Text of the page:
Get answers to your Parathyroid Disorders questions.
Hypoparathyroidism is is an endocrine disorder in which the parathyroid glands in the neck do not produce enough parathyroid hormone (PTH).
See also: Hyperparathyroidism
The parathyroid glands help control calcium use and removal by the body. They do this by producing parathyroid hormone, or PTH. PTH helps control calcium, phosphorus, and vitamin D levels within the blood and bone.
Hypoparathyroidism occurs when the glands produce too little PTH. Blood calcium levels fall, and phosphorus levels rise.
The most common cause of hypoparathyroidism is injury to the parathyroid glands during head and neck surgery. Rarely, hypoparathyroidism is a side effect of radioactive iodine treatment for hyperthyroidism.
Hypoparathyroidism may also be caused by
DiGeorge syndrome is a childhood disease in which hypoparathyroidism occurs because all the parathyroid glands are missing at birth. Familial hypoparathyroidism occurs with other endocrine diseases, such as adrenal insufficiency, in a syndrome called type I polyglandular autoimmune syndrome (PGA I).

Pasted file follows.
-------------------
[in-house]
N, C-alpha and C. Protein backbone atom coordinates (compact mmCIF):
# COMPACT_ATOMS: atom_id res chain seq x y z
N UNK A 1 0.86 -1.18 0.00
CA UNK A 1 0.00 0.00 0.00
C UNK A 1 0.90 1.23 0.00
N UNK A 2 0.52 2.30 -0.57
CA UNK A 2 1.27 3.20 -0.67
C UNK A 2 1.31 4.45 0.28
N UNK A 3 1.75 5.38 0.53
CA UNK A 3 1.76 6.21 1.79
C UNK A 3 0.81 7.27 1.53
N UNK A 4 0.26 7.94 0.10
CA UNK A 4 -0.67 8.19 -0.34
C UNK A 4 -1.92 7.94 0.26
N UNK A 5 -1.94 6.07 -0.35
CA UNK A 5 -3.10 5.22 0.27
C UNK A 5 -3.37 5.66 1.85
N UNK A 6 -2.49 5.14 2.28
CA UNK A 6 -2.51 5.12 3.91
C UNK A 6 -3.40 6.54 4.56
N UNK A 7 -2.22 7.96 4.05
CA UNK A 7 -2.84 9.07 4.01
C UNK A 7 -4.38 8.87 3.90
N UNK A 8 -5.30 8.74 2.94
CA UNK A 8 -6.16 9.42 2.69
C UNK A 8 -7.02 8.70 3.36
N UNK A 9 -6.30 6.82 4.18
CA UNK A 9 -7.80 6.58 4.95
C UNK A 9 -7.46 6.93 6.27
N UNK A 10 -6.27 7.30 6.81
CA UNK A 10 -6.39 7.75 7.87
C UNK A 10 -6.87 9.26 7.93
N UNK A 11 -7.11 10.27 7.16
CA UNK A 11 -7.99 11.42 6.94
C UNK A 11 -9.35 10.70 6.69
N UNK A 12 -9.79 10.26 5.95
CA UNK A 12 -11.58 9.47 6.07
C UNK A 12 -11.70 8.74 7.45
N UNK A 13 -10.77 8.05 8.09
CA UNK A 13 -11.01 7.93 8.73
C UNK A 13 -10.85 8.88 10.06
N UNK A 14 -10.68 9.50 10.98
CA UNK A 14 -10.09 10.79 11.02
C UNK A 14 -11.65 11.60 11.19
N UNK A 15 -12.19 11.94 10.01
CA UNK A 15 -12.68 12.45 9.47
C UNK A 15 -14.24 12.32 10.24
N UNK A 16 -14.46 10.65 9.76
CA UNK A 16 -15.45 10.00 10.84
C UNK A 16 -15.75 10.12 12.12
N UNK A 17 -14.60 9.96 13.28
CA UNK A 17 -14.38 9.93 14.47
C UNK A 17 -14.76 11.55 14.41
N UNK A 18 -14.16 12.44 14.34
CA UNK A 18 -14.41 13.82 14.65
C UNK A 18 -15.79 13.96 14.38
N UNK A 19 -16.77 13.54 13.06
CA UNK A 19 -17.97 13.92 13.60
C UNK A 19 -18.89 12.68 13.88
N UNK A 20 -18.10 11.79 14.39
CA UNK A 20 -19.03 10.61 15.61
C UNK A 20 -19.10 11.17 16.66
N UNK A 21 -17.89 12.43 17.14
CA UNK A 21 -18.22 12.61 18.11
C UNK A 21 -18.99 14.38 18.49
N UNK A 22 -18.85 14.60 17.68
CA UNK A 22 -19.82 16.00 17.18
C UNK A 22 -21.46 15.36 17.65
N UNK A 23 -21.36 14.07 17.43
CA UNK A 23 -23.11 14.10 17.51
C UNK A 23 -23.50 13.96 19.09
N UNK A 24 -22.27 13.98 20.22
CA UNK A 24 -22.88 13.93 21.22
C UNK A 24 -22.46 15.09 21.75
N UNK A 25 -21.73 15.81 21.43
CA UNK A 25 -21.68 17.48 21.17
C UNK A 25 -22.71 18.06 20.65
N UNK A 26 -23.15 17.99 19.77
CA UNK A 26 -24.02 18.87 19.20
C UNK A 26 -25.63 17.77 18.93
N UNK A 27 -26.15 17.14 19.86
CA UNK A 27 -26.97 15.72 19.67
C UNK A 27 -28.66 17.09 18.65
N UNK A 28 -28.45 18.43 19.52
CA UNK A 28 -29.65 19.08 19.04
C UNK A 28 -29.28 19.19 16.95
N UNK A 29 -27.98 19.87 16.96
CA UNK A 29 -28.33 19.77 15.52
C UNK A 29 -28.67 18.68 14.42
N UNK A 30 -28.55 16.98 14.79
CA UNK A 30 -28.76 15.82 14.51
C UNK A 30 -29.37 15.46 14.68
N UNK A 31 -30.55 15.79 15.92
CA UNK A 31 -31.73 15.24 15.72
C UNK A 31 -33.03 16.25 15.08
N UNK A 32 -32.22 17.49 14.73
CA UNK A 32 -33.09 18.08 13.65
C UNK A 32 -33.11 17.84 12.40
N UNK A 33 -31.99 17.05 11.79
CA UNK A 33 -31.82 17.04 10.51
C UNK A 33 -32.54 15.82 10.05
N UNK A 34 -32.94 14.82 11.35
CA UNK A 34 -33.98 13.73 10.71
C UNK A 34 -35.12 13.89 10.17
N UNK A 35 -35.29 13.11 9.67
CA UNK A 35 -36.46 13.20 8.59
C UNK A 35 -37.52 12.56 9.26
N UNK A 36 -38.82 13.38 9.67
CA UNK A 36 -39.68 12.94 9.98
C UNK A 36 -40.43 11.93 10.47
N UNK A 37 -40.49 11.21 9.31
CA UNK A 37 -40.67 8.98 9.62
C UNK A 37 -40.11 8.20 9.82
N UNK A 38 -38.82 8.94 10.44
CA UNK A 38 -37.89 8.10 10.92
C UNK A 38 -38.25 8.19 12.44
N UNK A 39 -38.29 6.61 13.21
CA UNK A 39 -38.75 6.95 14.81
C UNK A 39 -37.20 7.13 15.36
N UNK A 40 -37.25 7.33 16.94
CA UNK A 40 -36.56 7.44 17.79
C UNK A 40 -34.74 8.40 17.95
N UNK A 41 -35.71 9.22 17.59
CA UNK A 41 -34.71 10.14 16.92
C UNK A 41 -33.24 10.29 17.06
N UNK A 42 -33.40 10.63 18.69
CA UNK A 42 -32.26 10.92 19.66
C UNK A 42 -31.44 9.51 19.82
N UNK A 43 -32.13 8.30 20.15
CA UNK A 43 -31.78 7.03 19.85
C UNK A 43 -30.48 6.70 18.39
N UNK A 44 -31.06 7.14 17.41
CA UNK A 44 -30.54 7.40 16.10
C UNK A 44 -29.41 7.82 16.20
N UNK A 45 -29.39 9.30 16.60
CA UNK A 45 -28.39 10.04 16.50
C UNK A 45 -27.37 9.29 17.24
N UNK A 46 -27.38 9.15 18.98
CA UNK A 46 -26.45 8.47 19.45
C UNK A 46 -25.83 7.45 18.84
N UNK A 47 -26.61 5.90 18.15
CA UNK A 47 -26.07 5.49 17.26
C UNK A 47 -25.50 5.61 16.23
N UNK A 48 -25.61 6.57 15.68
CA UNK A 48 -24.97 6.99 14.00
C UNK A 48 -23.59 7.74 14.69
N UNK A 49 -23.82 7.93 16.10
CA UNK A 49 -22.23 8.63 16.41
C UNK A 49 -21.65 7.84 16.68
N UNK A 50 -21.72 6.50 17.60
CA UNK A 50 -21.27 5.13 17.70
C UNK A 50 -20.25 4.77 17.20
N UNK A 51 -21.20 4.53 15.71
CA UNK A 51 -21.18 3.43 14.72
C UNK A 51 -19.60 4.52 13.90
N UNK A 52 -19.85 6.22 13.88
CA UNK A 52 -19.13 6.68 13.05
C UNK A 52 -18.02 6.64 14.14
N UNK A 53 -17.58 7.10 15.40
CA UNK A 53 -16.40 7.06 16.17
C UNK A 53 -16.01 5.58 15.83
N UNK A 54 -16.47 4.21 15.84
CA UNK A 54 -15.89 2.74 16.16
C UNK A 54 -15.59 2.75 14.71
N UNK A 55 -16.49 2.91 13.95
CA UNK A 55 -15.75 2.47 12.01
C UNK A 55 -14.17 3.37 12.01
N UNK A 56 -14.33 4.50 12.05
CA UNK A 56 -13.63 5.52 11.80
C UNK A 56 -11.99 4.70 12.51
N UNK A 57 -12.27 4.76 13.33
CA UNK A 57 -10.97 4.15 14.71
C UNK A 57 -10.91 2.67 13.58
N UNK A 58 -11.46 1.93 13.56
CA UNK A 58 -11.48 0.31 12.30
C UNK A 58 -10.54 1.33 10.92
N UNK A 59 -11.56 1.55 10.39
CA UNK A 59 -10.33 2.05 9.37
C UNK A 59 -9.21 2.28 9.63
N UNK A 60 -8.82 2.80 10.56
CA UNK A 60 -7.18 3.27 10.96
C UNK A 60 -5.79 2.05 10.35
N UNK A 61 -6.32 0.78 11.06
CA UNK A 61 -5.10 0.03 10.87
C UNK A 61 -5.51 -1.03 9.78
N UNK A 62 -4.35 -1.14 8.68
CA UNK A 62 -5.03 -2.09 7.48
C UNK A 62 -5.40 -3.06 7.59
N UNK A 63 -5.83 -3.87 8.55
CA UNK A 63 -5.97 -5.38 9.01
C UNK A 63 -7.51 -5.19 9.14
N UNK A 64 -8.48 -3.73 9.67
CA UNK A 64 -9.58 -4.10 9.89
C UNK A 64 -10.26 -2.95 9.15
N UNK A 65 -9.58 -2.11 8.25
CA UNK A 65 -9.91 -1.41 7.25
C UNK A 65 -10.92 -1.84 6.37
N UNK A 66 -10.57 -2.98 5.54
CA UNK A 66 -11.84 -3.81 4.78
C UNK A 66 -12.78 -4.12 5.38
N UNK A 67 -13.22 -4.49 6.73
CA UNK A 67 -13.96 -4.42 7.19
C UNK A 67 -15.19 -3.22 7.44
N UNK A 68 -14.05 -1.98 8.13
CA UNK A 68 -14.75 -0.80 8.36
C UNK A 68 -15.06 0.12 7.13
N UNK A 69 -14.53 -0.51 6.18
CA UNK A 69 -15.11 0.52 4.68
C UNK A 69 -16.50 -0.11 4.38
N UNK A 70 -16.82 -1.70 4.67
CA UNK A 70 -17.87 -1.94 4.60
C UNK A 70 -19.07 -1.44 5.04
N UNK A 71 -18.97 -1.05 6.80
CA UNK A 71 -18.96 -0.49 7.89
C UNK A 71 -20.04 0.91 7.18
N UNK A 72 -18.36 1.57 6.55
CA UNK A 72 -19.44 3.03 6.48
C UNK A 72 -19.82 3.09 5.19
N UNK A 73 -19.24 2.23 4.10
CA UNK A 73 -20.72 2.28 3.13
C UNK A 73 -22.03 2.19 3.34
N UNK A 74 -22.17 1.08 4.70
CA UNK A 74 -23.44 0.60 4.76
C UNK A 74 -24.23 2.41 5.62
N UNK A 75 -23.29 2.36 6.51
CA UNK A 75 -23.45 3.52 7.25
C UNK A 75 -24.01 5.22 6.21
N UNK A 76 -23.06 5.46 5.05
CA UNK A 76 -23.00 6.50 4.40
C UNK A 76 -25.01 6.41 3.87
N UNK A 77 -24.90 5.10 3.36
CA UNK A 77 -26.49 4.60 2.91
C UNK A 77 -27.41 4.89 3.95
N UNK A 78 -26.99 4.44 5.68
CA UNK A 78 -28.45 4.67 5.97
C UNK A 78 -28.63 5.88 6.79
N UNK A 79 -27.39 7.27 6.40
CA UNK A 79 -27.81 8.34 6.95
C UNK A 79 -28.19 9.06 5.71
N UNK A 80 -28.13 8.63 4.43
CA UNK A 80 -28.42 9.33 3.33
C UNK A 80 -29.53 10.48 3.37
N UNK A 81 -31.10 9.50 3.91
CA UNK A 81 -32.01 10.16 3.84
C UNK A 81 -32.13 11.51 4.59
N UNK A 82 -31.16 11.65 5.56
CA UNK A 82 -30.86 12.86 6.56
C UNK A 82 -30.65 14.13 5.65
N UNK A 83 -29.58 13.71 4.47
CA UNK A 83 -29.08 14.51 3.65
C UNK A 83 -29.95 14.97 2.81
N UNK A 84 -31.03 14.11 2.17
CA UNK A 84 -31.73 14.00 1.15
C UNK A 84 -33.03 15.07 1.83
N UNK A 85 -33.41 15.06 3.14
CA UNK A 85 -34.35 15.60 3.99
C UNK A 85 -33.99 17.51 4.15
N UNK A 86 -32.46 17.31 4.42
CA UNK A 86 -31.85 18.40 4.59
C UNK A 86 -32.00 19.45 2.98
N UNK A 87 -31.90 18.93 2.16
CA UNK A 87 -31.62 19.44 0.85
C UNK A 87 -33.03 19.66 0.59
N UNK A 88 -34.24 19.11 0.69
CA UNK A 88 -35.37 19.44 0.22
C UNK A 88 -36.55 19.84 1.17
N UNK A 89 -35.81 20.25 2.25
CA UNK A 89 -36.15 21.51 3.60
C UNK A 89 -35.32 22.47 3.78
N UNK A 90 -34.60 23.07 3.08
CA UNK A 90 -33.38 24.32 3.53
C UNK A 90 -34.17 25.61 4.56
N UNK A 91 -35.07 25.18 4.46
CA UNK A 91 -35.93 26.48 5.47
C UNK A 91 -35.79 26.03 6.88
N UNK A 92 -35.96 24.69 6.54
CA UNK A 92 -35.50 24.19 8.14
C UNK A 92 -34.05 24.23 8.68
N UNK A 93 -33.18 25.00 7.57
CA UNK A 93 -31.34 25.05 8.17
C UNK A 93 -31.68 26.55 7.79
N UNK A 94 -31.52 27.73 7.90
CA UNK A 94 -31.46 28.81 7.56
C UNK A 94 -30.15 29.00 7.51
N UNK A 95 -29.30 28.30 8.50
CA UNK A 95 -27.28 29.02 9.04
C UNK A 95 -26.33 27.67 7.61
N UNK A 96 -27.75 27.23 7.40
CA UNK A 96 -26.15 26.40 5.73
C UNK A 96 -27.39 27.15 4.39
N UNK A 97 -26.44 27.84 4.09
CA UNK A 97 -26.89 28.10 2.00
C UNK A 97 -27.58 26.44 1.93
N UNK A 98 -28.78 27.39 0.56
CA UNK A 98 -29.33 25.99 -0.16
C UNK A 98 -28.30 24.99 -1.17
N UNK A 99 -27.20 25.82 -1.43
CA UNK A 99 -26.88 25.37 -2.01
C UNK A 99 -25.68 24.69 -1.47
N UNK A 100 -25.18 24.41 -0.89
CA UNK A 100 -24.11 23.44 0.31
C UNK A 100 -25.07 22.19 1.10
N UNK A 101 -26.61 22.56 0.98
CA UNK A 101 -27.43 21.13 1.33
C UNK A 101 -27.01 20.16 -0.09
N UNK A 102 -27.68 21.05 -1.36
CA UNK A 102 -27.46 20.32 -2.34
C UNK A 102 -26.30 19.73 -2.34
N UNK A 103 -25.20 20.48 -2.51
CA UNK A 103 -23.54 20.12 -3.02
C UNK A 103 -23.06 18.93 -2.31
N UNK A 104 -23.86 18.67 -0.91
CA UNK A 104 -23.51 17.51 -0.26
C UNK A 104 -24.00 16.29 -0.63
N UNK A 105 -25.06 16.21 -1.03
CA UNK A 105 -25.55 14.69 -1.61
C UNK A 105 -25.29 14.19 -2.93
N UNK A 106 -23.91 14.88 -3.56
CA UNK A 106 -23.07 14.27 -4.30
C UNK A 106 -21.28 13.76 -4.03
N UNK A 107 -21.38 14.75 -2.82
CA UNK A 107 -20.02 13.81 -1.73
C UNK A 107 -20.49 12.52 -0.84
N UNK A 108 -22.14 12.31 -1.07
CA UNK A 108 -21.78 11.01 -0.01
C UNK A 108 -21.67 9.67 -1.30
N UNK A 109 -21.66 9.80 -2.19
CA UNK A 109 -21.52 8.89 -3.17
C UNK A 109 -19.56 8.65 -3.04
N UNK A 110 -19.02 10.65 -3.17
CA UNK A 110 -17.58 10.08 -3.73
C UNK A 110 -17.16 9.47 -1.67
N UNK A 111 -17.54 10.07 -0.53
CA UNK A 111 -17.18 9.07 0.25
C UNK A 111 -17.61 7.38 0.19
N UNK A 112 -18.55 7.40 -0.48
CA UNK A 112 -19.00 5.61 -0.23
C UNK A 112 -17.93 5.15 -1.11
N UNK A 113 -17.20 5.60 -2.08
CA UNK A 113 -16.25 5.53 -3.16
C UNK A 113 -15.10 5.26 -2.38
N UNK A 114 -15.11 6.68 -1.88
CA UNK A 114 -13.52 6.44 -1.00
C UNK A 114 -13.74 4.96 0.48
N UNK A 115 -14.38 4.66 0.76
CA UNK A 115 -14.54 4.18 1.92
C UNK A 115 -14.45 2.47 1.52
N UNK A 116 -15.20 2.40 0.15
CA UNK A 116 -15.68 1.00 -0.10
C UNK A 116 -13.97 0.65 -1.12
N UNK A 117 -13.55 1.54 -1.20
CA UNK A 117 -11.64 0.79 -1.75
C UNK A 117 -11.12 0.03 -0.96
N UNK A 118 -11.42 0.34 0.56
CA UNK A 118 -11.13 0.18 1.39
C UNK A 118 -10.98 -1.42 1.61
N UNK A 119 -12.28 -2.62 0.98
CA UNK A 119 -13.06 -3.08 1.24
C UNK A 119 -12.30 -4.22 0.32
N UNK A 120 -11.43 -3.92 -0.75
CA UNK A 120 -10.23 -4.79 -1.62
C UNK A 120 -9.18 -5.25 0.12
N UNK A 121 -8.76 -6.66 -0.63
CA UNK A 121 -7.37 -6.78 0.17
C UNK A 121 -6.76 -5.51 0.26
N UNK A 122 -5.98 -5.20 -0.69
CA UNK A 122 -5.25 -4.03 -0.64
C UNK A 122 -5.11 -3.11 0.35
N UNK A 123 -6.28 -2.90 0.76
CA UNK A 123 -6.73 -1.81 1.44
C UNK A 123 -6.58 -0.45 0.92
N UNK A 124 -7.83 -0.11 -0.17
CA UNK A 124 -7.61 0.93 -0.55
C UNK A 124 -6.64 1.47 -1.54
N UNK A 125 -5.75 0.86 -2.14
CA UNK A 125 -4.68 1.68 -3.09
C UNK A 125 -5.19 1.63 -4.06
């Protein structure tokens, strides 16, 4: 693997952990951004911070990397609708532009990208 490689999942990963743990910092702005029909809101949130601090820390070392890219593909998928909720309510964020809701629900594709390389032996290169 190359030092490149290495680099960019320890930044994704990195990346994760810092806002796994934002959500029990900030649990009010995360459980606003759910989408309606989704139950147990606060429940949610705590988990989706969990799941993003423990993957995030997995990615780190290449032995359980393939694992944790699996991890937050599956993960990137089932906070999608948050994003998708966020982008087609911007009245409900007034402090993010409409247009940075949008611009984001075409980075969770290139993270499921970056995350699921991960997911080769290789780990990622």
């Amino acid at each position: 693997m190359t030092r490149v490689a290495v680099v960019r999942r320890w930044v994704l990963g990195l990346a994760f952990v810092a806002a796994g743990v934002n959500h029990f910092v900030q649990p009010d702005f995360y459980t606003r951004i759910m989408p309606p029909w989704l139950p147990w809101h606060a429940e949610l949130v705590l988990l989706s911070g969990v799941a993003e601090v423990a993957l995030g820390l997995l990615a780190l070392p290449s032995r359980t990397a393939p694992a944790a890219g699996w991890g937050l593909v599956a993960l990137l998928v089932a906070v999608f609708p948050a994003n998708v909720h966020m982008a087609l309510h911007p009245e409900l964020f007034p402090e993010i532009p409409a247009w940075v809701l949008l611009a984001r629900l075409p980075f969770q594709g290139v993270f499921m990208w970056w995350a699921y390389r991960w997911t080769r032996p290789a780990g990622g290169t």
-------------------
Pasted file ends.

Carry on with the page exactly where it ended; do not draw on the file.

The risk factors for hypoparathyroidism include recent thyroid or neck surgery, a family history of parathyroid disorder, or certain autoimmune diseases such as Addison's disease.
Wysolmerski JJ, Insogna KL. The parathyroid glands, hypercalcemia, and hypocalcemia. In: Kronenberg HM, Schlomo M, Polansky KS, Larsen PR, eds. Williams Textbook of Endocrinology. 11th ed. St. Louis, Mo: WB Saunders; 2008:chap. 266.
Bringhurst FR, Demay MB, Kronenberg HM. Disorders of mineral metabolism. In: Kronenberg HM, Schlomo M, Polansky KS, Larsen PR, eds. Williams Textbook of Endocrinology. 11th ed. St. Louis, Mo: WB Saunders; 2008:chap. 27.
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